Russia said Friday it had bombed the Islamic State stronghold of Raqqa for the first time as President Vladimir Putin faced mounting criticism from Western and Gulf leaders over his military campaign in support of Syrian President Bashar Assad.
Moscow countered that it had hit “an IS training camp” and a command post in air strikes on Thursday near the jihadist bastion as the US-led coalition urged Russia to stop attacking Syrian opposition forces, saying it risked escalating the four-year civil war.
“These military actions constitute a further escalation and will only fuel more extremism and radicalization,” seven countries including Turkey, Saudi Arabia and the United States said in a statement.
Russian Foreign Minister Sergei Lavrov said Thursday that Moscow had targeted IS, the al-Qaeda affiliate al-Nusra Front and “other terrorist groups.”
Russia’s Defense Ministry said its latest air strikes had put an “IS command point out of action. The infrastructure used to train terrorists was completely destroyed,” the ministry said.
Putin held talks in Paris on Friday with the leaders of France and Germany, the first time he has met Western leaders since Russia began its dramatic intervention in the Syrian conflict.
Western nations including France say they are prepared to discuss a political solution with elements of the Syrian regime, but insist Assad must leave power. Putin, on the other hand, says Assad — Russia’s long-term ally — should stay.
Ahead of the talks, a Putin ally and senior lawmaker said the campaign of Russian air strikes will last for three to four months and will increase in intensity.
Pushkov said more than 2,500 air strikes by the US-led coalition in Syria had failed to inflict significant damage on IS, but Russia’s campaign would be more intensive.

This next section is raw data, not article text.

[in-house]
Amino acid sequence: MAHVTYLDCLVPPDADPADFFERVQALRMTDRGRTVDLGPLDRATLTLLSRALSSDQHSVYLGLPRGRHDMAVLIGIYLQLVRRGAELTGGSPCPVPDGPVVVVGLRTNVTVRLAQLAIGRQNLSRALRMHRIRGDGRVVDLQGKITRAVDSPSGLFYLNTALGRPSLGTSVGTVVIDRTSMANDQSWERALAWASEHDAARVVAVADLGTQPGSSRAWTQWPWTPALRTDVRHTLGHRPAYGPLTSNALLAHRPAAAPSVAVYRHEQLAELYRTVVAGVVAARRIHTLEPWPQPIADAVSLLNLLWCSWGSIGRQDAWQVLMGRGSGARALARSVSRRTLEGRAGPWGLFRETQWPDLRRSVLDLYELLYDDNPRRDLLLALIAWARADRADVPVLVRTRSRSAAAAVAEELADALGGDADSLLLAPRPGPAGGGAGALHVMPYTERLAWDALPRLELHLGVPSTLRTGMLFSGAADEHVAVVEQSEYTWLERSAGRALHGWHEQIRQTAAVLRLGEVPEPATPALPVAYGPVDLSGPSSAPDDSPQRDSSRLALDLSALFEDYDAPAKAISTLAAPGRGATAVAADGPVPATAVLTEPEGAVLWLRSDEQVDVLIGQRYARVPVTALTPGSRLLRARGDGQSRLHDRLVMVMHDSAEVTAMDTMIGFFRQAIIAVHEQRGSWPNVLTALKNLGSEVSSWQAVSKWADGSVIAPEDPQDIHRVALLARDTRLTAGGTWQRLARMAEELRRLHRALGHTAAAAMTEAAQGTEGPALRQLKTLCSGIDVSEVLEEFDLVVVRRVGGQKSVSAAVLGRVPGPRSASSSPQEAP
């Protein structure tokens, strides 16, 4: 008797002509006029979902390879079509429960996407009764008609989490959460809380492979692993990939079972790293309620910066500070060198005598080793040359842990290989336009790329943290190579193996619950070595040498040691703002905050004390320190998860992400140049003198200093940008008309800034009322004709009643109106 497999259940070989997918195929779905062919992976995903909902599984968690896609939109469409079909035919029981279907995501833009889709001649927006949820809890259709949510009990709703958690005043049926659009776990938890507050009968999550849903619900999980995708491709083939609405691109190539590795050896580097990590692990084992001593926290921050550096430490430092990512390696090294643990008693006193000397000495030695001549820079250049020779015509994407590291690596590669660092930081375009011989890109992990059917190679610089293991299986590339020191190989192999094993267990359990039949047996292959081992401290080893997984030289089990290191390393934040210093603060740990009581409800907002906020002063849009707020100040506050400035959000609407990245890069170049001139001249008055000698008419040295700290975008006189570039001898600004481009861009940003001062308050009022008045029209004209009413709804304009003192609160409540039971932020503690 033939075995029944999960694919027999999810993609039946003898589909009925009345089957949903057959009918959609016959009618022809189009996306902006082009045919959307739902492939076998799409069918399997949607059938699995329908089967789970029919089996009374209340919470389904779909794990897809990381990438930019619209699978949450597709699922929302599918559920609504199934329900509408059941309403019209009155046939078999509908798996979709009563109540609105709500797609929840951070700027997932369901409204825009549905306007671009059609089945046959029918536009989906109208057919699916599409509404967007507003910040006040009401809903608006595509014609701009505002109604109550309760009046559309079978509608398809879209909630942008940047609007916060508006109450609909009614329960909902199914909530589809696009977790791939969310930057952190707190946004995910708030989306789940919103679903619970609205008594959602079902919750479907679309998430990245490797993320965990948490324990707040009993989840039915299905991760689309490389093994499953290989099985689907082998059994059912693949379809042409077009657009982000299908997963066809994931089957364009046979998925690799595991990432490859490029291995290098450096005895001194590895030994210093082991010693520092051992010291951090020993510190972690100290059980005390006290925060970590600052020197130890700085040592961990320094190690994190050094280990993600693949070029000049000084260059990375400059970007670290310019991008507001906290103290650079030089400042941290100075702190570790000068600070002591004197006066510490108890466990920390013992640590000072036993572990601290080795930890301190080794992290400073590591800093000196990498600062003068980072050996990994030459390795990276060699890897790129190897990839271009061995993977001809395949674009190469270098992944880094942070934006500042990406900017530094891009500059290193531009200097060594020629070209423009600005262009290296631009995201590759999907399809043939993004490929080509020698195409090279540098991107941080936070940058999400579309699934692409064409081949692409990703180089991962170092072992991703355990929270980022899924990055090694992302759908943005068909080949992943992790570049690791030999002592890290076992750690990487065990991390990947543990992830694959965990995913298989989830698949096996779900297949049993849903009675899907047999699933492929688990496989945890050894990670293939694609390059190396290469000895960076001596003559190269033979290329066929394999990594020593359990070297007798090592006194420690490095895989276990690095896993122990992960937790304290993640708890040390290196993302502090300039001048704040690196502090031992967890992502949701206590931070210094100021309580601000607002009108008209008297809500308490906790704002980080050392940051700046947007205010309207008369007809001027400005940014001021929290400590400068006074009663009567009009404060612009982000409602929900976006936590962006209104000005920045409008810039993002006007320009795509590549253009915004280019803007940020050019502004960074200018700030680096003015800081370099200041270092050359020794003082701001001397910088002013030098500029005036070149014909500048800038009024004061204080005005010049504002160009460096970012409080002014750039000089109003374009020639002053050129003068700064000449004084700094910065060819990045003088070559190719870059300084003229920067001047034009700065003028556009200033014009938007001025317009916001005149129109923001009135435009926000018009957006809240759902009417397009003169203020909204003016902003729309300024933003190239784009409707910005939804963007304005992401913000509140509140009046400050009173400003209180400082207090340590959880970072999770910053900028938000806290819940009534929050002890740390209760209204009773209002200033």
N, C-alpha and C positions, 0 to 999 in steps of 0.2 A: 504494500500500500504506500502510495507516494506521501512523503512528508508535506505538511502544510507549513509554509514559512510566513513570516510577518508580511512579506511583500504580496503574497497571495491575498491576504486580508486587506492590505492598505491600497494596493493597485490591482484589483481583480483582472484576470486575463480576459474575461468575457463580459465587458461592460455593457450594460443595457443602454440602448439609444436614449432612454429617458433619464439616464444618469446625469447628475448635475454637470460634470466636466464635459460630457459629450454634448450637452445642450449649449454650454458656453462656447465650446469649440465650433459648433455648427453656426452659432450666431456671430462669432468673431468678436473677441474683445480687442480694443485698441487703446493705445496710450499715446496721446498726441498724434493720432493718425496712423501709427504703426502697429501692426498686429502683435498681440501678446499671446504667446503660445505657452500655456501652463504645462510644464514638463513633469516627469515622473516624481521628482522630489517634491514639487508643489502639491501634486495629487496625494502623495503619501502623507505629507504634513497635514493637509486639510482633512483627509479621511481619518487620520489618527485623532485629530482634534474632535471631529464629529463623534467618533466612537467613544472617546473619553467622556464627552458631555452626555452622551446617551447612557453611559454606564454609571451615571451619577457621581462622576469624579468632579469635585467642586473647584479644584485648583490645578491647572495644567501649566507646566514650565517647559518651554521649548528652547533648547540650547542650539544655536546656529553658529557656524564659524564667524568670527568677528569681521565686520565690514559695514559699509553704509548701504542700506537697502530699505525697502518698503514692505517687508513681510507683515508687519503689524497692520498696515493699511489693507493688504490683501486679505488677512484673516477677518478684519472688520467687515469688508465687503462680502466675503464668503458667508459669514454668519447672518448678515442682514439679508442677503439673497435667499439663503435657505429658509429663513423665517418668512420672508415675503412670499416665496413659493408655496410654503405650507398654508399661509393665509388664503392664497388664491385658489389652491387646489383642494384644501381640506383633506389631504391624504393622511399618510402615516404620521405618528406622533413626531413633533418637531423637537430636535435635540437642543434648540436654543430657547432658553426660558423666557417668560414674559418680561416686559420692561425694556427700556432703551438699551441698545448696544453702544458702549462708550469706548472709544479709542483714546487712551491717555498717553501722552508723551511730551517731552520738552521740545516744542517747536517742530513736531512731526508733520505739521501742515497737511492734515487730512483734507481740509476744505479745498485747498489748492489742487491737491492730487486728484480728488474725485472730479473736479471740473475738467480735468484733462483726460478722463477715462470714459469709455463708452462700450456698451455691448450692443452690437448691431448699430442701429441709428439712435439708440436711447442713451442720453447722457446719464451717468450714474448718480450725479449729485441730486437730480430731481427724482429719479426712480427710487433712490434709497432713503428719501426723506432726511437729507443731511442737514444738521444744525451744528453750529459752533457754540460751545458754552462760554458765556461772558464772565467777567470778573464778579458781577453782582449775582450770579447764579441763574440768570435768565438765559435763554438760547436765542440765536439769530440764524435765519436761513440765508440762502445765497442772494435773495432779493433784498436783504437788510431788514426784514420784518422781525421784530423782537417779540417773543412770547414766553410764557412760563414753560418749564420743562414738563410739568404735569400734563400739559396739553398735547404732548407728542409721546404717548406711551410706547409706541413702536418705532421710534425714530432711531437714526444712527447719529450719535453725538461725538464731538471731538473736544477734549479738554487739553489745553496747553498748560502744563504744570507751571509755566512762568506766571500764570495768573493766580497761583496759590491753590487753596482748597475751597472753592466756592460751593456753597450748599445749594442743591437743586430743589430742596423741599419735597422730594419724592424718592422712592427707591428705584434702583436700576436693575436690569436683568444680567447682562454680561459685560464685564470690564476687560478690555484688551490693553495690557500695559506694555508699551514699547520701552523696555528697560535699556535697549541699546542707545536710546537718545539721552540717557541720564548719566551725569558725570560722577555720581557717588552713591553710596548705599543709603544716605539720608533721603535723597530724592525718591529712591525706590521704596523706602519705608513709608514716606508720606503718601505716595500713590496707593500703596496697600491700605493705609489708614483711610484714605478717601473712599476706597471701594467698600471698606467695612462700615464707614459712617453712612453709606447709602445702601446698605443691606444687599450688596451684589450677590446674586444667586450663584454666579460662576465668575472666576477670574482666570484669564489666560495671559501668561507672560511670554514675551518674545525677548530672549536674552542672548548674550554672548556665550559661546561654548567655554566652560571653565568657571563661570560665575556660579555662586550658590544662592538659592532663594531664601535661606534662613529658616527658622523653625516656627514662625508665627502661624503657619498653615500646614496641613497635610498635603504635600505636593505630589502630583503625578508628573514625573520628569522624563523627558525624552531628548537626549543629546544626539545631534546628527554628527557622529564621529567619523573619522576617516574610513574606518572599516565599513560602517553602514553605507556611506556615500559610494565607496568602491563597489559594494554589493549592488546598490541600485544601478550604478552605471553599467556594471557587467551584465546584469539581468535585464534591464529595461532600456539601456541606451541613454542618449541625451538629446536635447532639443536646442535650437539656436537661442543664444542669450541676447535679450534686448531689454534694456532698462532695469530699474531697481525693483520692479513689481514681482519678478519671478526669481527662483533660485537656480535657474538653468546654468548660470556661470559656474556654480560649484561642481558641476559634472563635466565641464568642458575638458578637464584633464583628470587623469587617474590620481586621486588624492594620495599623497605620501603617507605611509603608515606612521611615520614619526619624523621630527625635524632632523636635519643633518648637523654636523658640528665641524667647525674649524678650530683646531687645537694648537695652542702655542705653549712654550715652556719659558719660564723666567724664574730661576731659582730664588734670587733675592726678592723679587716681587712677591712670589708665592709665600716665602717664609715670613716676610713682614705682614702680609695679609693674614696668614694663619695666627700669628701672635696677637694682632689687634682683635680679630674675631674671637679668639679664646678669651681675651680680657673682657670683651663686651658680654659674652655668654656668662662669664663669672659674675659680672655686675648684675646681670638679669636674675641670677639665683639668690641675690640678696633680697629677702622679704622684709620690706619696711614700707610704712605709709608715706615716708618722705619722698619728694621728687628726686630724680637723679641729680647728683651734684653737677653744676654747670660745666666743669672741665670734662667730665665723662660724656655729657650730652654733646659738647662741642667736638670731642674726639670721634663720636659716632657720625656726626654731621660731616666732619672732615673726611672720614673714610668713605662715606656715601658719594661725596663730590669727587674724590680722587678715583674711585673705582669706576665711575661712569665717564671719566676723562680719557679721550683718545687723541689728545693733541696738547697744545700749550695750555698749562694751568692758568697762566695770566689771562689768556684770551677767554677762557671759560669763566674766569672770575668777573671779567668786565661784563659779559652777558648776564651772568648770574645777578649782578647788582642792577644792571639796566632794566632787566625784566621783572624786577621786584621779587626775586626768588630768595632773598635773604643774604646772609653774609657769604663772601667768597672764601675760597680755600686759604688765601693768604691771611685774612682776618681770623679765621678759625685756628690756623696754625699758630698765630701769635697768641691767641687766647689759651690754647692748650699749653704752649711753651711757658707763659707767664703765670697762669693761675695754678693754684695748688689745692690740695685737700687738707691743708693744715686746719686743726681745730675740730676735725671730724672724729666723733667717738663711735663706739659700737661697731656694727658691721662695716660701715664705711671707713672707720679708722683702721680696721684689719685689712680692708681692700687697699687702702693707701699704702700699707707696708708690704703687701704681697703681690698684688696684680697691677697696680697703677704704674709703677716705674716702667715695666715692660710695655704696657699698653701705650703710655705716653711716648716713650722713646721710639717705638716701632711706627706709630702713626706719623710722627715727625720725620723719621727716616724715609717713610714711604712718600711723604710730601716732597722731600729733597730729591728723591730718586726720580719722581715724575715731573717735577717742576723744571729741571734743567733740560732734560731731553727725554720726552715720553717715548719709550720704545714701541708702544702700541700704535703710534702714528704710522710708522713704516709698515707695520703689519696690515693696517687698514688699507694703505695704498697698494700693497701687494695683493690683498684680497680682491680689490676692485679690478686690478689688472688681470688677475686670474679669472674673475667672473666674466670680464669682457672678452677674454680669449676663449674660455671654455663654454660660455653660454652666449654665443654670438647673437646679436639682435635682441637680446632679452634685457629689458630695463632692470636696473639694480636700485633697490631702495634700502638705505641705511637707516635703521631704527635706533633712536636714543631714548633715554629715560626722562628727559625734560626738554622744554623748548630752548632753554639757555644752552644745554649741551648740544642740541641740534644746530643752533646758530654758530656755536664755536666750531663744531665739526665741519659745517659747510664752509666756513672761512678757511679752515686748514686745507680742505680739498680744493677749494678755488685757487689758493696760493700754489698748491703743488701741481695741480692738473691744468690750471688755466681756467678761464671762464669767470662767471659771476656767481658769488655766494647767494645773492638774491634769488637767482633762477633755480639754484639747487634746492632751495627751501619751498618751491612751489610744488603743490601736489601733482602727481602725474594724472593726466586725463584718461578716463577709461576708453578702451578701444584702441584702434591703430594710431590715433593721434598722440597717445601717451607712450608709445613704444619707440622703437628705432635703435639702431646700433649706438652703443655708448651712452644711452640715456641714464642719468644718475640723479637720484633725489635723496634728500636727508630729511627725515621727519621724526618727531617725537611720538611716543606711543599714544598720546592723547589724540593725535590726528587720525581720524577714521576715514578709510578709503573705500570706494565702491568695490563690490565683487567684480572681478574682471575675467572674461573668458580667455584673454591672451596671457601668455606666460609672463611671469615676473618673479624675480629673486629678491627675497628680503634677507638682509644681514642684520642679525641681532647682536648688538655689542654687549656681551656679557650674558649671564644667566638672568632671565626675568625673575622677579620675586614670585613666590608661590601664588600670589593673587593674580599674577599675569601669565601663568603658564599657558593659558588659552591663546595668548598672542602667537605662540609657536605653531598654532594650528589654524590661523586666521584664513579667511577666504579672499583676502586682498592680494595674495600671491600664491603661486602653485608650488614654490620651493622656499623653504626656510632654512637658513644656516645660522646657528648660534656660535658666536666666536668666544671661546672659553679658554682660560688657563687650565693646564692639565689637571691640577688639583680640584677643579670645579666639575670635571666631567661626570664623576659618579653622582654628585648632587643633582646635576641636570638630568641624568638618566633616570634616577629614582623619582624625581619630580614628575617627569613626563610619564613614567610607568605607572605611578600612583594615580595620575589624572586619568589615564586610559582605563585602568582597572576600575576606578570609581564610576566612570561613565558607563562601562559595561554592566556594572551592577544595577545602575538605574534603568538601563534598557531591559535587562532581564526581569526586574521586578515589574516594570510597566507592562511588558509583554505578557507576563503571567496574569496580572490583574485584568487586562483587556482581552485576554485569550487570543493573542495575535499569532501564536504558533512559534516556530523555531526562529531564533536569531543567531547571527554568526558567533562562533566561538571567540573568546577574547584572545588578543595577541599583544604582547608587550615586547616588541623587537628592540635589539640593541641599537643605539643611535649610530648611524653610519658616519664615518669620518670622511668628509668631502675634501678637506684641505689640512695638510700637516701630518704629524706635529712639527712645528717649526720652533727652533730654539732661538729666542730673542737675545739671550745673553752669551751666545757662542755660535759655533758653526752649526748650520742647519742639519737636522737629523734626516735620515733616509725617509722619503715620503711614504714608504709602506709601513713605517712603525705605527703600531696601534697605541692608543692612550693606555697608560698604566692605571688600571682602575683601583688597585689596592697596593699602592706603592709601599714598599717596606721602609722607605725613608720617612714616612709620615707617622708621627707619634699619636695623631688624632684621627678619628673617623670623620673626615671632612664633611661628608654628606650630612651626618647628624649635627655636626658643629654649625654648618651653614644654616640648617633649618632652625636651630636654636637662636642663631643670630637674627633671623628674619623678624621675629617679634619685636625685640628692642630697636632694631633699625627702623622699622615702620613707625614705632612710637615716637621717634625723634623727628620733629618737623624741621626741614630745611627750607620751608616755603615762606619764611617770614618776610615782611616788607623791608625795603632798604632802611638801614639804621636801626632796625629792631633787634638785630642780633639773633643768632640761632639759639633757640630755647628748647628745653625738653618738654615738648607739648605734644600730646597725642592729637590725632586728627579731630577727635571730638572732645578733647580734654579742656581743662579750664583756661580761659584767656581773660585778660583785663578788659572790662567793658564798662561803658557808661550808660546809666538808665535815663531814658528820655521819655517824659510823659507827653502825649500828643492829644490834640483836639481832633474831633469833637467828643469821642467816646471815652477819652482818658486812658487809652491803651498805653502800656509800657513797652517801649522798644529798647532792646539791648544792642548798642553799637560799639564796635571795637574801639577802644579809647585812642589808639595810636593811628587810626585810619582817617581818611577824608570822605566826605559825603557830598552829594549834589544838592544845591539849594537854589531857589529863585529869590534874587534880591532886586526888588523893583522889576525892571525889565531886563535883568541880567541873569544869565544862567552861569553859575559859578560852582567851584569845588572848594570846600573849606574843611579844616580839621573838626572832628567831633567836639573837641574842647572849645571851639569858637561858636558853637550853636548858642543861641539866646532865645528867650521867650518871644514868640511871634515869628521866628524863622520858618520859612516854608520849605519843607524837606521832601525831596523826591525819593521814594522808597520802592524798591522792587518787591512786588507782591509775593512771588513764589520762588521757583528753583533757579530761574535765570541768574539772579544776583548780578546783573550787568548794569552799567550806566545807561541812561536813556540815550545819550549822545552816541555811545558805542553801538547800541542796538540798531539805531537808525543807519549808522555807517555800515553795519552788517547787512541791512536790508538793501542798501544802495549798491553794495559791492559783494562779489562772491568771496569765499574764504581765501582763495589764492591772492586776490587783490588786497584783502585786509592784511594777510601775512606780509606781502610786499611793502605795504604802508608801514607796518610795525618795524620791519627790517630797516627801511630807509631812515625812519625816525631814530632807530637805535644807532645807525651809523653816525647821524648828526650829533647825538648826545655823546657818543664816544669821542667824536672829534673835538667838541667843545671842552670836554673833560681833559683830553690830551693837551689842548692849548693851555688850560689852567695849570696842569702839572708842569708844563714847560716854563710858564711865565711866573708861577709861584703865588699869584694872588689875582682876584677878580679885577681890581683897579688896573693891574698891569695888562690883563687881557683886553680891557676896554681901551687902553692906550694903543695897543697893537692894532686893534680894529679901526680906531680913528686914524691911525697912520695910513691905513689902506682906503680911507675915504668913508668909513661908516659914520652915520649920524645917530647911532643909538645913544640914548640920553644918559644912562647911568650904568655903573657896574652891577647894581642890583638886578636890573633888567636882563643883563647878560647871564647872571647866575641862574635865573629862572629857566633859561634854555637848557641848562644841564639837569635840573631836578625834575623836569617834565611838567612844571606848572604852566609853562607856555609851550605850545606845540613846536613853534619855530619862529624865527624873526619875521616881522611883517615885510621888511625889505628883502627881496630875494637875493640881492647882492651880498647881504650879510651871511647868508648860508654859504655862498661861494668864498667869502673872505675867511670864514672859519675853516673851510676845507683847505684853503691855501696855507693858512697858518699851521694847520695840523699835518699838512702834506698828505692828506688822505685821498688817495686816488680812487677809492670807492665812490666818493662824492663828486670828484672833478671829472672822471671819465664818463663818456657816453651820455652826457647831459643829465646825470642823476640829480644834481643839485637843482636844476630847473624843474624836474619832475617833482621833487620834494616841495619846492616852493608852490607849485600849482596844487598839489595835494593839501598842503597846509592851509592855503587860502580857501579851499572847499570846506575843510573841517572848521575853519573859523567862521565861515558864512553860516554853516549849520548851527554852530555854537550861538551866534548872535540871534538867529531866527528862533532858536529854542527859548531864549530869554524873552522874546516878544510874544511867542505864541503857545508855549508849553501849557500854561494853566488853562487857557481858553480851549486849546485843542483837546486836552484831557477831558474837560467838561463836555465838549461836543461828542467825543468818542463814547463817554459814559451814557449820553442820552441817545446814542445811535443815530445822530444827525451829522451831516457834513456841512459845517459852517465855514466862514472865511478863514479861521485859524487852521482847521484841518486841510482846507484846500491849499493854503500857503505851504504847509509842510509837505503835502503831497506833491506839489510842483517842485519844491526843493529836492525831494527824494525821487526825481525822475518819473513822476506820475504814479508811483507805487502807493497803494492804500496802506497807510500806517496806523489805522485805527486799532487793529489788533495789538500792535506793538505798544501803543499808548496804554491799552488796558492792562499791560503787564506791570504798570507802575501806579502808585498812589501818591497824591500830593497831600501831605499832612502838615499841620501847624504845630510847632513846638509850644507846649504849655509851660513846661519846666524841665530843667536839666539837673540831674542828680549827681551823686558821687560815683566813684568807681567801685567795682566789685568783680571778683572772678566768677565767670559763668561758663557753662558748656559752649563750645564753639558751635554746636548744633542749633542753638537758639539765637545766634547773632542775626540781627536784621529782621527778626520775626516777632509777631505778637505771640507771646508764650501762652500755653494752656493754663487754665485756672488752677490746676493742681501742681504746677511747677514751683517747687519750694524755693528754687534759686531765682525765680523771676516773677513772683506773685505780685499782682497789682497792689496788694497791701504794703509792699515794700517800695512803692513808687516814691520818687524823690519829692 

“I think it’s the intensity that is important. The US-led coalition has pretended to bomb Daesh (an Arabic acronym for Islamic State) for a year, without results.
With the danger growing that Russian and US planes could collide or even engage militarily in the skies above Syria, the Pentagon and Russian officials held what the Americans said were “cordial and professional” discussions on Thursday in a bid to avoid mishaps.
At worst, if Russia bombs rebels trained by the U.S. and American fighter jets intercede to protect the Syrians, the exchange could trigger an all-out confrontation with Russia -- a potential disaster the administration would like to avoid.
Fueling the concerns is the fact that Russia has aircraft in Syria with air-to-air combat capacity, even though ISIS has no air force and the only aircraft in the skies belong to U.S.-led coalition or the Syrian government.
Russia's defense ministry said that over the past 24 hours it had damaged or destroyed 12 targets in Syria belonging to the ISIS fighters, including a command center and ammunition depots. A U.S. military spokesman in Baghdad, Col. Steve Warren, said he had no indication that the Russians had hit Islamic State targets.